The Soft Condensed Matter group at UU was among the first to investigate both in experiments and simulations the self-assembly (SA) of nanoparticles (NPs) inside the confinement of slowly drying liquid emulsion droplets. The resulting colloidal crystalline ‘supraparticles’ (SPs) have sizes still in the colloidal domain, so that another SA step is possible. It was found that the spherical confinement influences the SA process in intriguing and important ways compared to bulk SA. Here we want to use the experience obtained and optimize binary and single (rod-like) NPs brought into SPs for photo-catalysis using high-index NPs specifically designed/optimized for water splitting as proof of principle. We want to make use of Mie resonances of the resulting SPs to locally enhance light fields strongly. We will also explore using E-fields in still liquid SP systems and to tune the shape of the SPs. Also in this project we will develop/explore/optimize a microfluidics approach to make SPs on a gram scale.
Project leader: Prof. Alfons van Blaaderen
Recent studies indicate that heterogeneous catalysts vary tremendously, induced by dynamic changes in the active sites due to gradients in reaction conditions over the catalyst bed, both between and within single particles. Traditional characterization of catalyst particles in large vessels results in measurements representing ensemble averages. On the other hand, individual particle characterization is costly and time consuming and can therefore only be done on a limited amount of particles. There is a need for a single catalyst diagnostic platform for on-line evaluation of the catalytic performance of individual catalyst particles, to increase fundamental understanding of the catalytic conversion process.
One of the routes to assess the behavior of single catalyst particles is by making use of impedance spectroscopy. With impedance spectroscopy, the imaginary and real part of the impedance can be recorded as a function of the frequency of the signal, applied to two conducting electrodes, e.g., manufactured in a microfluidic channel. It is the final aim of this project to come to an optimal catalytic performance via a profound understanding of the catalytic chemical reaction.
Project leader: Prof. Albert van den Berg
Recent studies indicate that heterogeneous catalysts vary tremendously, induced by dynamic changes in active sites both between and within single catalyst particles. Traditional characterization approaches of catalyst particles in large reactor vessels results in measurements representing ensemble averages. On the other hand, individual particle characterization is costly and time consuming and can therefore only be done on a limited amount of catalyst particles. There is a need for a single catalyst diagnostic platform to characterize single particles at low-cost and high-throughput, to enable a massive search to find and select the best catalyst particles and related synthesis formulation approaches. Droplet microfluidics can trap single catalyst particles at several thousands of droplets per second, and allows to graft, react, and analyse each particle individually. The most promising particles can be selected for further in-depth analysis. Ultimately, the knowledge obtained from this research project will help to improve catalyst particles for use in fluid catalytic cracking (FCC) in the areas of the petrochemical industry and biomass conversion.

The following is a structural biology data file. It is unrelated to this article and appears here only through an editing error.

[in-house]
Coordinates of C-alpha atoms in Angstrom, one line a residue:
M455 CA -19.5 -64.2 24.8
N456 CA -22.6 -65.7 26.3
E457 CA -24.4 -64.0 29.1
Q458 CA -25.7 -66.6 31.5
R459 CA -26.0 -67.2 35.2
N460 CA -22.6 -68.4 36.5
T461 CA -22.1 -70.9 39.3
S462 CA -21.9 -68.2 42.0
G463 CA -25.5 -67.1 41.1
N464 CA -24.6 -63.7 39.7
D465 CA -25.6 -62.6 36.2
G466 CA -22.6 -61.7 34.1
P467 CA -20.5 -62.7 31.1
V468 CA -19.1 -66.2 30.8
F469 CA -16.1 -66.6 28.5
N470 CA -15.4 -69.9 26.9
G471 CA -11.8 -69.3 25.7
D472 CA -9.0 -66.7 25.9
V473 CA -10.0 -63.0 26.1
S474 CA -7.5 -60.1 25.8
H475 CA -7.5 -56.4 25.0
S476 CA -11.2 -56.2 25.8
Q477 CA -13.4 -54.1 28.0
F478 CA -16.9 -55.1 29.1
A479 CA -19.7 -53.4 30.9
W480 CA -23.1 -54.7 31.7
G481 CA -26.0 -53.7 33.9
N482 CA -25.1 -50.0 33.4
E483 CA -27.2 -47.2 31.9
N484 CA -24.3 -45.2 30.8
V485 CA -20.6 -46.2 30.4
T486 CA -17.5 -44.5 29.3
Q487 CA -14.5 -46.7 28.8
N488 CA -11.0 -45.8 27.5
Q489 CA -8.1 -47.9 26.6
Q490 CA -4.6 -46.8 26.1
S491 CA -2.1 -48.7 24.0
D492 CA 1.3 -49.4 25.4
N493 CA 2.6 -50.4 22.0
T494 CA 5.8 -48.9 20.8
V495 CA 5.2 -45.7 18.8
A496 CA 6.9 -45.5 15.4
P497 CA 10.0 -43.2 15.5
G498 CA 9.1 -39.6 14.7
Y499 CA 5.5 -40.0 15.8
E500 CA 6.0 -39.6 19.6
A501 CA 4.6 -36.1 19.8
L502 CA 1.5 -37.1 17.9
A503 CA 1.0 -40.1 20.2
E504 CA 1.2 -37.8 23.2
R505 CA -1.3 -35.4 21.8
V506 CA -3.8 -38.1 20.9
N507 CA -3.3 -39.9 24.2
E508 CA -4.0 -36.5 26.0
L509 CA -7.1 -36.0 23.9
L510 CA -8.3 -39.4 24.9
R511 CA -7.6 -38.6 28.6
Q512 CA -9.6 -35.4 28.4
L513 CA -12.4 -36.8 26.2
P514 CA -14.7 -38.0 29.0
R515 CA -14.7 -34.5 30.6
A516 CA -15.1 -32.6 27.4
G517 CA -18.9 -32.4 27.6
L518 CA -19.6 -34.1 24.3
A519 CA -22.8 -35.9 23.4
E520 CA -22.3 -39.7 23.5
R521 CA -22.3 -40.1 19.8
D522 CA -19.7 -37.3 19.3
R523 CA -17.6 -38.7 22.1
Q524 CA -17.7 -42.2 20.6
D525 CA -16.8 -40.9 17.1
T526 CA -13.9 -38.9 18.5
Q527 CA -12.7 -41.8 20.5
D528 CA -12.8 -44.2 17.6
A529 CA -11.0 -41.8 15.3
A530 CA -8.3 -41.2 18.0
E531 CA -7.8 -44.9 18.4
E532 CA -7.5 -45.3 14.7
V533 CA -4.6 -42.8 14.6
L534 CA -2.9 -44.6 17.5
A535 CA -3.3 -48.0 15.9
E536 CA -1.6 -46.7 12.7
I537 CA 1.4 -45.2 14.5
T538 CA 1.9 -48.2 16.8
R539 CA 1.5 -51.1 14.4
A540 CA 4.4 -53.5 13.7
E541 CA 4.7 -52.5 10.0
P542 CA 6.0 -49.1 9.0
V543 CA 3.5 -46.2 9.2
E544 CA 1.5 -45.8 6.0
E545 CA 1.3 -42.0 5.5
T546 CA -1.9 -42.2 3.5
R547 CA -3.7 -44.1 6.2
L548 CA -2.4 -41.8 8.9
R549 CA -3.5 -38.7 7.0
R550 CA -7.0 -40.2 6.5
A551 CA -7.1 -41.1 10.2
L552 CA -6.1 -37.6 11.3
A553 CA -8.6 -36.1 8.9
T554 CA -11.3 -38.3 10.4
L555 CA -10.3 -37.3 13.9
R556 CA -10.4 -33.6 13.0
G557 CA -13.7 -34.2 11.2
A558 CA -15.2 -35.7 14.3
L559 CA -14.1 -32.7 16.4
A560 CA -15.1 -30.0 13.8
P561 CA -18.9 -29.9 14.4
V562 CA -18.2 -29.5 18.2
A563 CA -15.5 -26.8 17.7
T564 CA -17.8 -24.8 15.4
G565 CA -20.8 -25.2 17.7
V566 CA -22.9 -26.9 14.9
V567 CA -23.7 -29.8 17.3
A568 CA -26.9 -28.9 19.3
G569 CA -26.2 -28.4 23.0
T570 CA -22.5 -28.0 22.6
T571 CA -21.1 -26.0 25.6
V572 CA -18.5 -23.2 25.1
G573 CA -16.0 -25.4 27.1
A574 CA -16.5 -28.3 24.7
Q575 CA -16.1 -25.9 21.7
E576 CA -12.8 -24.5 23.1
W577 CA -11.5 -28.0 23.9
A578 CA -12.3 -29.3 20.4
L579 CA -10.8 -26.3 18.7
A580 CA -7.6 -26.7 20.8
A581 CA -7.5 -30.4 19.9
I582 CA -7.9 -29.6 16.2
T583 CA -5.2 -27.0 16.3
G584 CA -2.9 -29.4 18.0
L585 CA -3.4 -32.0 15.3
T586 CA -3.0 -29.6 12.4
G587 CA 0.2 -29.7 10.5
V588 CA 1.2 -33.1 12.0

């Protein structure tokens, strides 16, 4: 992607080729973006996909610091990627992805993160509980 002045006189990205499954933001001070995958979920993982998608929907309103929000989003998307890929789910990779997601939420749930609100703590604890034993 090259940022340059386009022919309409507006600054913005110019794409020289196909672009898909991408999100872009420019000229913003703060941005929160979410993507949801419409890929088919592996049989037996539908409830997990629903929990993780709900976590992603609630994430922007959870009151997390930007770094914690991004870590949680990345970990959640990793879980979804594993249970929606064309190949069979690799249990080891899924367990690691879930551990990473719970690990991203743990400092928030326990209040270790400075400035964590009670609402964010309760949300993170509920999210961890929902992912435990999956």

Project leader: Prof. Albert van den Berg
We propose to detect in-situ soft x-ray microscopy with a novel nanoreactor design based on 2D detection of the x-ray absorption/scattering/emission signal, where along a line through the sample the x-ray emission spectrum is instantly measured at every pixel. The enhancement of the nanoreactor robustness in combination with the improved detection options will allow a range of operando catalytic experiments in the fields of Fischer-Tropsch synthesis, carbon dioxide activation and biomass conversion. The novel design will also allow us to incorporate inline reactant/reaction product sensing with optical methods, such as SERS, or mass spectrometry, to make the direct connection between the state of the catalyst material and its catalytic performances.
Project leader: Prof. Frank de Groot
Aqueous phase reforming (APR) is an appealing process to produce hydrogen from widely available resources. In this project, the process of APR is implemented in a dedicated microfluidic reactor, using dedicated metal-based catalysts which are immobilised on a solid support.
Project leader: Dr. Severine Le Gac